Canister groups

One problem that arises in the context of subnet splitting is that of collocation of canisters. The concept of canister groups should help. Some details are below.


Subnetwork collocation of canisters (henceforth, collocation) offers important advantages to canisters/dapps:

i) collocated canisters benefit from fast intercanister communication that does not go through consensus (within the cycles limit of a round). In turn, collocation enables multi-canister architectures which can take advantage of parallel execution of canisters & fast messages.

ii) canisters collocated on verified subnetworks can use intercanister query calls (ICQC): the current implementation is a PoC which is limited to canisters that are collocated. A feature which had been recently prioritized aims to offer ICQC to general subnets.

Canister migration between subnets (as envisioned, for example, by subnet splitting) may break the collocation assumption, an assumption which based on the above may be factored into dapps architecture.

This is an issue for subnet splitting and in general for moving canisters between subnetworks. Moving sets of canisters between subnetworks (per whatever load balancing policy we may use) may break the collocation assumption since we have no mechanism in place for the IC to learn which dapps/sets of canisters rely on collocation.

Canister groups
The notion of canister groups should help to solve this problem is. This concept would allow a dapp developer to designate (programatically) that a certain set of canisters form a group.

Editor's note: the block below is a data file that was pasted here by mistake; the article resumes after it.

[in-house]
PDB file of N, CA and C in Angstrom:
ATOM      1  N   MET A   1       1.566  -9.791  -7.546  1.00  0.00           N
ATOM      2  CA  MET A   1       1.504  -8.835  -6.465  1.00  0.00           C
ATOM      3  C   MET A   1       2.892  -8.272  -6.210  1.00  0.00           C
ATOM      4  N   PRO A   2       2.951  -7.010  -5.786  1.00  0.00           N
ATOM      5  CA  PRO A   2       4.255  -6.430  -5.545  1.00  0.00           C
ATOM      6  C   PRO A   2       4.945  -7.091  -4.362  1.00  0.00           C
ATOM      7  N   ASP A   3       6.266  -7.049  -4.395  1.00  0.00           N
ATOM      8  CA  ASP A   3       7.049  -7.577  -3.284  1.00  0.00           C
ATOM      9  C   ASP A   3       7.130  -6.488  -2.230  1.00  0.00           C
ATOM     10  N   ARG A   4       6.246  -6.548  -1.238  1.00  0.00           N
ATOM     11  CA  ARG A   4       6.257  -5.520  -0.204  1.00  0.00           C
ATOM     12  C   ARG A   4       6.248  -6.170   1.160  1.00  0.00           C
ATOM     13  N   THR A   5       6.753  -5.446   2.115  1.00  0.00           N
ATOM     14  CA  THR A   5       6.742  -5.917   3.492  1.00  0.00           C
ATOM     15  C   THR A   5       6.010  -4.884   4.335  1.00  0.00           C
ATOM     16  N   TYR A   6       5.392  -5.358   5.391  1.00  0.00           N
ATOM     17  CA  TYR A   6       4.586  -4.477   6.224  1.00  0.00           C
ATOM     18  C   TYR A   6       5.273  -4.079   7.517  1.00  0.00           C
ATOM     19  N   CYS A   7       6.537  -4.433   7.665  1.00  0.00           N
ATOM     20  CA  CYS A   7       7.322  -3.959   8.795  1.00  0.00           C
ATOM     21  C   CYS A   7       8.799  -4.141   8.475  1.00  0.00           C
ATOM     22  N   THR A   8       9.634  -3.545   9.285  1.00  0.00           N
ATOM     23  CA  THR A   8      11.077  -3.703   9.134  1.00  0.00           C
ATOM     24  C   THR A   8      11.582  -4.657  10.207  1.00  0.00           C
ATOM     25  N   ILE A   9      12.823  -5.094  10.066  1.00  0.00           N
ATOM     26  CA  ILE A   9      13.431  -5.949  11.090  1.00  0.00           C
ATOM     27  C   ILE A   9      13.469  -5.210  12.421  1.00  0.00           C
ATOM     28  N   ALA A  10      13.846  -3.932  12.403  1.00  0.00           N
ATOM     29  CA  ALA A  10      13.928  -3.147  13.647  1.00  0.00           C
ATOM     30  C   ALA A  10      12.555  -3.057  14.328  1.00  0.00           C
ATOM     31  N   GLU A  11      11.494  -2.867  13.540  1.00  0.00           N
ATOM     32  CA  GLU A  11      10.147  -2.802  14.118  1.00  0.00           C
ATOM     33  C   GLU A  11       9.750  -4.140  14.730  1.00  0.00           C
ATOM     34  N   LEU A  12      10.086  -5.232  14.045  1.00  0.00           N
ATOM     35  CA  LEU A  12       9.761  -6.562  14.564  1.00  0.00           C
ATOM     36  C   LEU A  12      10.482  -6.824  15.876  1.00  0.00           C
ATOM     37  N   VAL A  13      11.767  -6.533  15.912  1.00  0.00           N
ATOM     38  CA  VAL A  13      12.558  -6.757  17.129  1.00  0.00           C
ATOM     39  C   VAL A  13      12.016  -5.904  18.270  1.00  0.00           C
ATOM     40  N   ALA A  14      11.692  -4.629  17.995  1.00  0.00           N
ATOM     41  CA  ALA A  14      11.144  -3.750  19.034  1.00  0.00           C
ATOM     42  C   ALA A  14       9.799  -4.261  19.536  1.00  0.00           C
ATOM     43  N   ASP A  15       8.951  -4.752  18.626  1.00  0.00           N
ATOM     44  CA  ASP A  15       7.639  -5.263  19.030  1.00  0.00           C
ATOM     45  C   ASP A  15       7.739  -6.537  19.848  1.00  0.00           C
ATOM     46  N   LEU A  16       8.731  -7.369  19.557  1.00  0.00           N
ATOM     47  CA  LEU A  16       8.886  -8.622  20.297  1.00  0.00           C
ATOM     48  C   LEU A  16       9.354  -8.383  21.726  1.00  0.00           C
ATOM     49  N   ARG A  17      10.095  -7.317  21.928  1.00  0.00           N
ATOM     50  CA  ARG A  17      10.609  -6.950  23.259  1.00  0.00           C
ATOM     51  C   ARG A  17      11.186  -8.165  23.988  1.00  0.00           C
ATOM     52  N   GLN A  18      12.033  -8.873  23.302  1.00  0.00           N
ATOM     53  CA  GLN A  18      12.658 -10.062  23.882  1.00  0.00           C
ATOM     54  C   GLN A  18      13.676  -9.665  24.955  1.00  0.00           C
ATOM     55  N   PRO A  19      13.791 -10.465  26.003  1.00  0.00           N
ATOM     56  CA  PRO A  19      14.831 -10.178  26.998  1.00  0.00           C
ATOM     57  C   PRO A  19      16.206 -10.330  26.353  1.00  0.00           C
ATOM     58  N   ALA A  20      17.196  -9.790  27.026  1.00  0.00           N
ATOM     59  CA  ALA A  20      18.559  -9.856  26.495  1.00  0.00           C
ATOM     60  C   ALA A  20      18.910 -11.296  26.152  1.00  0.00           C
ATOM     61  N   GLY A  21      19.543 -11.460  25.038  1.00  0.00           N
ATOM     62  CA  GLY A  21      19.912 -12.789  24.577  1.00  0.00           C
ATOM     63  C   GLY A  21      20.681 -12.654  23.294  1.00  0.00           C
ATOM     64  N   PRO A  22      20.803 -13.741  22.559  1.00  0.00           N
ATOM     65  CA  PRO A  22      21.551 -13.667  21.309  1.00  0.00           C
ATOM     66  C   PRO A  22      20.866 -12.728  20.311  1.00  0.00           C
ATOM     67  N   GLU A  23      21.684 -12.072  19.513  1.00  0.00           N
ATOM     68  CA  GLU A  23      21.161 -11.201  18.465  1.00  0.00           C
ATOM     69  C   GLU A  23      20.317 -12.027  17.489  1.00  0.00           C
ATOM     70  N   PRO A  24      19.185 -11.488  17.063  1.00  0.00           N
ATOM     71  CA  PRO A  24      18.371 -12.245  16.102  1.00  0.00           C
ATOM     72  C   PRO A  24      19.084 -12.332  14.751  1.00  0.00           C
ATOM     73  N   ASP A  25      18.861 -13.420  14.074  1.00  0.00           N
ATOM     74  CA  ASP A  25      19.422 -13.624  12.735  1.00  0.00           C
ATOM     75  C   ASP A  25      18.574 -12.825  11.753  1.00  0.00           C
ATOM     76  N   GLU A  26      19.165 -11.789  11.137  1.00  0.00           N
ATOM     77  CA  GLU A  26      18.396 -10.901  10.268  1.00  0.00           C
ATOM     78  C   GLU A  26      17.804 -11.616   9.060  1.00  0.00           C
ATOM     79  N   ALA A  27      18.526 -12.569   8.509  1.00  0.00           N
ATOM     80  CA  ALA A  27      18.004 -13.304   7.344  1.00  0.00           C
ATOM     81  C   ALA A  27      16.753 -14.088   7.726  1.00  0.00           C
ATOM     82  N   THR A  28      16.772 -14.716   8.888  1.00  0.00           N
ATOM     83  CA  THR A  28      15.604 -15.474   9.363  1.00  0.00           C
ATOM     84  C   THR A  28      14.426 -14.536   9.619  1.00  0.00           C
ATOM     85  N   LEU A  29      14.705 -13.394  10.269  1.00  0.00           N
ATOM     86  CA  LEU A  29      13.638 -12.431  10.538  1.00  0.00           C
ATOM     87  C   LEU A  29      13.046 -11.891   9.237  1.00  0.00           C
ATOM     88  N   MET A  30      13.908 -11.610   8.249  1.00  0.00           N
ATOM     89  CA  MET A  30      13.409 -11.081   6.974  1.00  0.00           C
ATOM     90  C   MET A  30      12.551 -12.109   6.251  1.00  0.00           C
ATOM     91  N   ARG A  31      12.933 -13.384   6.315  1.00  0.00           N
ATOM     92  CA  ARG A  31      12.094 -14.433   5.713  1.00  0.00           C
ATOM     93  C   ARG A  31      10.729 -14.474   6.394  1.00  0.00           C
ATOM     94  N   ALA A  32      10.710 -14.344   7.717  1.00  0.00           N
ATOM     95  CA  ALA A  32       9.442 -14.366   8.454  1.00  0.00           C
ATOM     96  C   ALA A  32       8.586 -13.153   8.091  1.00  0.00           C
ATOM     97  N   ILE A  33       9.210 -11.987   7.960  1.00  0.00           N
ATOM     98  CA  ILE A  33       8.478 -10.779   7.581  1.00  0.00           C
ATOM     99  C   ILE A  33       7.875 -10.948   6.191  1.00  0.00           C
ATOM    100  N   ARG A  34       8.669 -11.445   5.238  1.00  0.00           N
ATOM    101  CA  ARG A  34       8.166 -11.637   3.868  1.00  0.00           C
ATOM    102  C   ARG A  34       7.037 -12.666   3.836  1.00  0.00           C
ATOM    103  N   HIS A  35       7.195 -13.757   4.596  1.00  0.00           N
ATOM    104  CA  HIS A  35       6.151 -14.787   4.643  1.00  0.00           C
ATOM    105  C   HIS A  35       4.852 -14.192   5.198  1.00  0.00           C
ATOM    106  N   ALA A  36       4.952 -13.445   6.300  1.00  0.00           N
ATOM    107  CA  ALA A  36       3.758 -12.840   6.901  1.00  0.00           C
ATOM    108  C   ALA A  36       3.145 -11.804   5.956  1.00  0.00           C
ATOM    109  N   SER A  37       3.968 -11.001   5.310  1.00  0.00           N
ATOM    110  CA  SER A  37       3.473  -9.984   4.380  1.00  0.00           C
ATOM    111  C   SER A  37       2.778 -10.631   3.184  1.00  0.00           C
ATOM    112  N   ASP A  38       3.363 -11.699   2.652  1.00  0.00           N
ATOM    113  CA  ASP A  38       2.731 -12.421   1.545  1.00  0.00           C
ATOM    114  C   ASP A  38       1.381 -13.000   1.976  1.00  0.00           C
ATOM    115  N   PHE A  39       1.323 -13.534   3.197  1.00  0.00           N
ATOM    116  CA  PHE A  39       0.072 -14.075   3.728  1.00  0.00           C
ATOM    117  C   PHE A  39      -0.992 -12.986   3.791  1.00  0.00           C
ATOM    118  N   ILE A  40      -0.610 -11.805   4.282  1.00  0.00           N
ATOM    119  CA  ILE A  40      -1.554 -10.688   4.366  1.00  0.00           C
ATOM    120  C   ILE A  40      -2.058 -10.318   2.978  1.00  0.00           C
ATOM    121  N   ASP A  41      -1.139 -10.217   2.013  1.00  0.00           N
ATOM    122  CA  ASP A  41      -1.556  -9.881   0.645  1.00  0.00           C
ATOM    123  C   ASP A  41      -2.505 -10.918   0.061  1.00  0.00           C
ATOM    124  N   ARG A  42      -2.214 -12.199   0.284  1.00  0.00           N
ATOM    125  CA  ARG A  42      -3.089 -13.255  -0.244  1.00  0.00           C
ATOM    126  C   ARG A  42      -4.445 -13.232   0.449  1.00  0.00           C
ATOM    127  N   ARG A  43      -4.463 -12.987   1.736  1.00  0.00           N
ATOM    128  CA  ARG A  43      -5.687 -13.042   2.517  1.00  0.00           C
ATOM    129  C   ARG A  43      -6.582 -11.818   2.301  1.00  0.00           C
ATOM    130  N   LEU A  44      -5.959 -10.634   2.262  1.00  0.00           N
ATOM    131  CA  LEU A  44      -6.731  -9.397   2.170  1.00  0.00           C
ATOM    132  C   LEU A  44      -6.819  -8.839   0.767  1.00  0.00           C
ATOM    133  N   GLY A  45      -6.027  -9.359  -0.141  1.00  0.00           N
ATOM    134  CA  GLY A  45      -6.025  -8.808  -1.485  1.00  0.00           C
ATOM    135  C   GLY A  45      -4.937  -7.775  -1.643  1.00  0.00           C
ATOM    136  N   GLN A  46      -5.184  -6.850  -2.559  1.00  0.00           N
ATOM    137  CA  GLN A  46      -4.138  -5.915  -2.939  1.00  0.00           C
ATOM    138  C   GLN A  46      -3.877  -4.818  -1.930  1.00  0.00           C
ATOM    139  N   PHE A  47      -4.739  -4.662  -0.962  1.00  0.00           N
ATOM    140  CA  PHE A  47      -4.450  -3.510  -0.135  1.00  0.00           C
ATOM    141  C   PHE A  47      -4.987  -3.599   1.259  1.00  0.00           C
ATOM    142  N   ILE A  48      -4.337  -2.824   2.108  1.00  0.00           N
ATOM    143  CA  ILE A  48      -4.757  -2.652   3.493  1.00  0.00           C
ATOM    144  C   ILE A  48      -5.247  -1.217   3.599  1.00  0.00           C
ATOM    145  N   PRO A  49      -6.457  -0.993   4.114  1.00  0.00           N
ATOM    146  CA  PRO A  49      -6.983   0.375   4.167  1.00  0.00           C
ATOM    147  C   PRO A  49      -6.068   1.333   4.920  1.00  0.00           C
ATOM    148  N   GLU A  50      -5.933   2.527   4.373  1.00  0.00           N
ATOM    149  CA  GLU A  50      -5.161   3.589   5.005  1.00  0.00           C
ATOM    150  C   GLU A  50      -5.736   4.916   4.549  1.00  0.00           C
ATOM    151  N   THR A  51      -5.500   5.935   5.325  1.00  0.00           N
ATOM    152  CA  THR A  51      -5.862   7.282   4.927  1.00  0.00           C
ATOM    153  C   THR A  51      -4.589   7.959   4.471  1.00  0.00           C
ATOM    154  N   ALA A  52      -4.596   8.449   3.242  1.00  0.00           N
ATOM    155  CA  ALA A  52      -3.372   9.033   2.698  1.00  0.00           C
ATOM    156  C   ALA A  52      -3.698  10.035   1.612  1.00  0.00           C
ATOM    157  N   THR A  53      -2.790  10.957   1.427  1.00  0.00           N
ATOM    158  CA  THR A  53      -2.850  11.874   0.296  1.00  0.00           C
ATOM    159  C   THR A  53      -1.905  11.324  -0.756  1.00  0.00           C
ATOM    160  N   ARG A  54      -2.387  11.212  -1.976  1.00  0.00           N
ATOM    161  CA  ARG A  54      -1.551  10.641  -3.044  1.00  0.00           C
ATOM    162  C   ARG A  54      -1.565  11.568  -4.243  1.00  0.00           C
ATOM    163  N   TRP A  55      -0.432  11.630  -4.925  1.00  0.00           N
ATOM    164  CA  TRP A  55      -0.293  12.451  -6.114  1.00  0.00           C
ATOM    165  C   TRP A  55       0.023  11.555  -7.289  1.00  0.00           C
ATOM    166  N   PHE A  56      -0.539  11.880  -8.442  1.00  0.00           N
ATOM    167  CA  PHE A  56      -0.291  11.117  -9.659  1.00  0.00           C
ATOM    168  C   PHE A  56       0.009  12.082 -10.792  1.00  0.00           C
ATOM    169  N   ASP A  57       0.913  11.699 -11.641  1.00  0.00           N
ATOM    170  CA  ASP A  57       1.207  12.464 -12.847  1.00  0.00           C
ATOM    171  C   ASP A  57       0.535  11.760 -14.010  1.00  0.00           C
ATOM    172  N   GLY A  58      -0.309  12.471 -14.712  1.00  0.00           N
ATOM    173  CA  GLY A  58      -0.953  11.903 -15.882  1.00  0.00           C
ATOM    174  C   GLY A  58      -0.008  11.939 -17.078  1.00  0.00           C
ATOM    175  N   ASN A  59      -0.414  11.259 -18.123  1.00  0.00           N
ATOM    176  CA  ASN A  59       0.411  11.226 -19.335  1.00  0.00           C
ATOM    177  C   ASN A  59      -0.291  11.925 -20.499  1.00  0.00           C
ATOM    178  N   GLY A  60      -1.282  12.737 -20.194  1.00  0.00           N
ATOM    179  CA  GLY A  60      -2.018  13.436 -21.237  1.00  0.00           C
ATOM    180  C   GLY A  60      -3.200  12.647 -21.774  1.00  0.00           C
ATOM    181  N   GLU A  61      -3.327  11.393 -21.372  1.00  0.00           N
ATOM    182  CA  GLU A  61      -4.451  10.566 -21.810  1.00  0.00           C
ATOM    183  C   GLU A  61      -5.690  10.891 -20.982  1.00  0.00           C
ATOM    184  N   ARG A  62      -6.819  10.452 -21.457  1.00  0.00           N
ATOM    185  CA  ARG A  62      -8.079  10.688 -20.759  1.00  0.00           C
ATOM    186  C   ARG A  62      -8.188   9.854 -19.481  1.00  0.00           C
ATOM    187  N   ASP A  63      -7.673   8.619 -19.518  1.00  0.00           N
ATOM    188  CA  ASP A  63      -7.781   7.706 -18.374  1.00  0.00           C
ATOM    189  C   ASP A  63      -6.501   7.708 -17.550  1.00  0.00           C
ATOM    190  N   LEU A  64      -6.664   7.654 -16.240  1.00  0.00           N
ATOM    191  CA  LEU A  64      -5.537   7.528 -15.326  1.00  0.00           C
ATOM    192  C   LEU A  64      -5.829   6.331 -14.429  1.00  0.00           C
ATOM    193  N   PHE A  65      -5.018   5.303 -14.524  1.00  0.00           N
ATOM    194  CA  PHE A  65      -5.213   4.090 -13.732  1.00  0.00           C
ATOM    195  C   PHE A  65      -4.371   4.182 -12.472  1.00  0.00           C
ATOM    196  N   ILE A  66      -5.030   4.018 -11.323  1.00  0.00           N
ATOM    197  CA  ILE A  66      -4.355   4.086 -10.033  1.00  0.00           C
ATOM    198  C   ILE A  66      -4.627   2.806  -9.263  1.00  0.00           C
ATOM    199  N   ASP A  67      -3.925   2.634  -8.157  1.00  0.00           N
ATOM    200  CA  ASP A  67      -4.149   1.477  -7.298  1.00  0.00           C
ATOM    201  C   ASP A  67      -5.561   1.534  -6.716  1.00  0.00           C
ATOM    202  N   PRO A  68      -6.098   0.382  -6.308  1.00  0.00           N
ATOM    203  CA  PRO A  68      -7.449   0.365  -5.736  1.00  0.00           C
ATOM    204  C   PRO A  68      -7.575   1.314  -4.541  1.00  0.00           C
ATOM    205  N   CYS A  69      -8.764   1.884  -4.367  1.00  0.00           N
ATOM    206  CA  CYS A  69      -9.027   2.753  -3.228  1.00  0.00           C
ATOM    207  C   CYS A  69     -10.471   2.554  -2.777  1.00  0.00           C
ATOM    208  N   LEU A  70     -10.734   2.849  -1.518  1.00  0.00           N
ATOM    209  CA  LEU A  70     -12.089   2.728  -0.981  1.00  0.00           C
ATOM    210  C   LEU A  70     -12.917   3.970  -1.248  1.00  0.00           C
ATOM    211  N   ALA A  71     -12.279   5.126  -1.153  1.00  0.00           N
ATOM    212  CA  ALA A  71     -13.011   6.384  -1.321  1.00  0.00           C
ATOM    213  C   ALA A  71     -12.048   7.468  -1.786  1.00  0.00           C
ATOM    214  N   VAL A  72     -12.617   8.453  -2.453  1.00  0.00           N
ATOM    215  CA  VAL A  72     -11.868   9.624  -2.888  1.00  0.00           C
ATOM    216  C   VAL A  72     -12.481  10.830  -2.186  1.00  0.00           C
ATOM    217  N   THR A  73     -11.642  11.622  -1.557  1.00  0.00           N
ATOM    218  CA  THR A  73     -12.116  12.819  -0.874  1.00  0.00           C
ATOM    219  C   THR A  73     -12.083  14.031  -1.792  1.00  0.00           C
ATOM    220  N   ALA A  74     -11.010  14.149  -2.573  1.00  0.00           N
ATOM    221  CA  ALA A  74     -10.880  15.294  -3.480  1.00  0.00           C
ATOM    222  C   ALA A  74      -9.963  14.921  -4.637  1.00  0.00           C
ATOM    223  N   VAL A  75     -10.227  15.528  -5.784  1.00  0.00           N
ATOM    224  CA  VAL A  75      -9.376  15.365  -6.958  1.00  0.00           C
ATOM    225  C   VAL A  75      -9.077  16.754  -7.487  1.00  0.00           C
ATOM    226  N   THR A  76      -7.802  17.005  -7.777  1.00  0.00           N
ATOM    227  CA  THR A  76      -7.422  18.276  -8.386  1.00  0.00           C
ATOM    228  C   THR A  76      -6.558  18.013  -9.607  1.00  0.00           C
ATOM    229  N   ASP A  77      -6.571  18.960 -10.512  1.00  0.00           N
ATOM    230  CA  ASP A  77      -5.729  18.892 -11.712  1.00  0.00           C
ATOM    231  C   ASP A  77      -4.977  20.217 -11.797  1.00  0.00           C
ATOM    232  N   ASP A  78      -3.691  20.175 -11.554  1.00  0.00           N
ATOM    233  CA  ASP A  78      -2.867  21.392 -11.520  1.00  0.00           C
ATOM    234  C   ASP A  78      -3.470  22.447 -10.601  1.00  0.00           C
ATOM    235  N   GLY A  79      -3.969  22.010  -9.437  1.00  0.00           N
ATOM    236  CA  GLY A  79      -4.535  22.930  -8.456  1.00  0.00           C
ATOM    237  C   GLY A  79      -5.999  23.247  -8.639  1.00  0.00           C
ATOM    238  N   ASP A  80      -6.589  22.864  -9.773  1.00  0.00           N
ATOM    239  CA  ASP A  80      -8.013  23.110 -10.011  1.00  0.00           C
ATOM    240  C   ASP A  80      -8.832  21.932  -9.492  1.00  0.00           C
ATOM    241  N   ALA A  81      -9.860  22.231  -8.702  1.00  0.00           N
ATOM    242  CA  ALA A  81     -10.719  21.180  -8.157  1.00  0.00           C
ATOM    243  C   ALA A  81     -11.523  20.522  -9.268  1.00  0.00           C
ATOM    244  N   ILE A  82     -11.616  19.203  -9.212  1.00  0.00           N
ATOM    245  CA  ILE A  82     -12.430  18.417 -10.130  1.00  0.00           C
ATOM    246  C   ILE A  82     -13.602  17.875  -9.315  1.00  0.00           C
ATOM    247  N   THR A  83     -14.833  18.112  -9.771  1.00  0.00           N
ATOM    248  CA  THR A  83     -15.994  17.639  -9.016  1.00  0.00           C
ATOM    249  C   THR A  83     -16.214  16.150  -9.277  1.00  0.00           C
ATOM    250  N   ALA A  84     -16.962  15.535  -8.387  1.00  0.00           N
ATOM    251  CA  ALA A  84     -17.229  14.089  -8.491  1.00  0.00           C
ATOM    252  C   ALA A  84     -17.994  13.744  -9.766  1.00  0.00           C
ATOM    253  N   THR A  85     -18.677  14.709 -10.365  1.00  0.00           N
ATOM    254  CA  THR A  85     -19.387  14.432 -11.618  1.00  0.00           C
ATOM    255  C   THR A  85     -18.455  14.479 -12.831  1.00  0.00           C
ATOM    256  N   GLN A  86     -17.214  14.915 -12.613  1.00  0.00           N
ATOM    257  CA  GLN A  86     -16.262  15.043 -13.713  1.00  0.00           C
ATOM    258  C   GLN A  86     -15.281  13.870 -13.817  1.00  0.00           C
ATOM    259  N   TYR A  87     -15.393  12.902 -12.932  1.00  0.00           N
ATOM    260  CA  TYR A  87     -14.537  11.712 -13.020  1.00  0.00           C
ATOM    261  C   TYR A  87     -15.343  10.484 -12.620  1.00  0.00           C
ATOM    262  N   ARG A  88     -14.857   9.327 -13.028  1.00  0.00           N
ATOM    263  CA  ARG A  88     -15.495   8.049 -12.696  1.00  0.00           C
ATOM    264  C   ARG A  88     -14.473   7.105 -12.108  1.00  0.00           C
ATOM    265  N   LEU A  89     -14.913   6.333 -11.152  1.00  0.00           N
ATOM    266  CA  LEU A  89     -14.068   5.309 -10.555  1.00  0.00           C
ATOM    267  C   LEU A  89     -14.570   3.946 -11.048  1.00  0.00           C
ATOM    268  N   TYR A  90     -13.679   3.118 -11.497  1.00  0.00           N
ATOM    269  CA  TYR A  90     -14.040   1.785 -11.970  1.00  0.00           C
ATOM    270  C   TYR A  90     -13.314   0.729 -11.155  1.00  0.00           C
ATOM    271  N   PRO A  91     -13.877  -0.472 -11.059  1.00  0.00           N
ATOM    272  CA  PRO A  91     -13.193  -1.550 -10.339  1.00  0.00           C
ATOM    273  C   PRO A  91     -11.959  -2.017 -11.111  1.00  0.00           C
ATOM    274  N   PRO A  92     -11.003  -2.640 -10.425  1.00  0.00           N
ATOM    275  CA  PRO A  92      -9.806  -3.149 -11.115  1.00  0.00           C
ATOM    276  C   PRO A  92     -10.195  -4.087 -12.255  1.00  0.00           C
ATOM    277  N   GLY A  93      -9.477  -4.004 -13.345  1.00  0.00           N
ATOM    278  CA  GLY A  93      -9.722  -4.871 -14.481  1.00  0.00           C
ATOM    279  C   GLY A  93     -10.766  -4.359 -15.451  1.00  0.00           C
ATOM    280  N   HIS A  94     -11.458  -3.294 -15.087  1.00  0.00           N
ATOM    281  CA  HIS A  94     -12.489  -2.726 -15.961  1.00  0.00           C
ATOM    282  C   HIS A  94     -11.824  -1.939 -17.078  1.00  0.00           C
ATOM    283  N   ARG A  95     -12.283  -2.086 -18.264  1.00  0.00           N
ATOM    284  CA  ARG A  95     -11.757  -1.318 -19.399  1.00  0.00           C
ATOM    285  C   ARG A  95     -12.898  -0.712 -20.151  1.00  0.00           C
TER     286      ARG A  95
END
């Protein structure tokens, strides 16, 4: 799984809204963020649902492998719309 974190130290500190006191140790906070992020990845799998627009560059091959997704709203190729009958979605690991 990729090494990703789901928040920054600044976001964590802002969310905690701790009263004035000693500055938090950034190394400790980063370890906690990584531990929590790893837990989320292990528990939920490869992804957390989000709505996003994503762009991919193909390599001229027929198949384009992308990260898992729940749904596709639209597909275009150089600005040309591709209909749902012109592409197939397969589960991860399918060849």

The IC would need to provide system support for group management and ensure that canisters in a group are permanently collocated (even if various forms of load balancing would require some canisters to move between subnetworks.)

Proposed design
The current design can be found in this document. Feedback, in particular on its limitations, would be highly appreciated.


Given the recent Composite Queries proposal, roadmap scheduled subnet-splitting feature, and hardware limitations on subnet sizes, I figured this feature should be getting significantly more attention that it has so far!

Tagging a few people building multi-canister applications to hopefully go in and comment in Bogwar’s Canister Groups design document with any questions or feedback you may have.

@lastmjs @skilesare @jzxchiang @hpeebles @bob11 @saikatdas0790 @yrgg @Gabriel @paulyoung @quint


Thanks for the heads up…super important feature here!

I’m assuming neither canister migration nor subnet splitting (mentioned by OP) has been implemented yet—hence this proposal. Is that accurate?

Sounds like a useful idea, I’m just troubled that we keep having to add cognitive overload to developers. This is yet another concept that we must incorporate into the design of our apps. I hope we can continue to move toward some of the original visions Dom shared of having a drastically simplified stack with superior developer experience to centralized clouds.

I understand that the complexities of scaling are causing these concepts to be introduced, just sad that some of the original vision I felt promised just isn’t reality and may never be.


Do you have any links to instances of Dom talking about that? I watched a lot of his old interviews but never heard about specifics.
Imho it was and is a pipedream, building a decentralized network which is scalable enough to host 90% of software is already a huge feat on its own, abstracting away all the complexities of scaling on top of it seems quite unrealistic.

Speaking very generally I wouldn’t say that this is unrealistic, moreso that if you want to abstract away complexity that generally means the platform or sdk/library is making more decisions for the developer. This then means the more high-level the software, the more opinionated it is - which could be a plus for some developers and a big minus for others.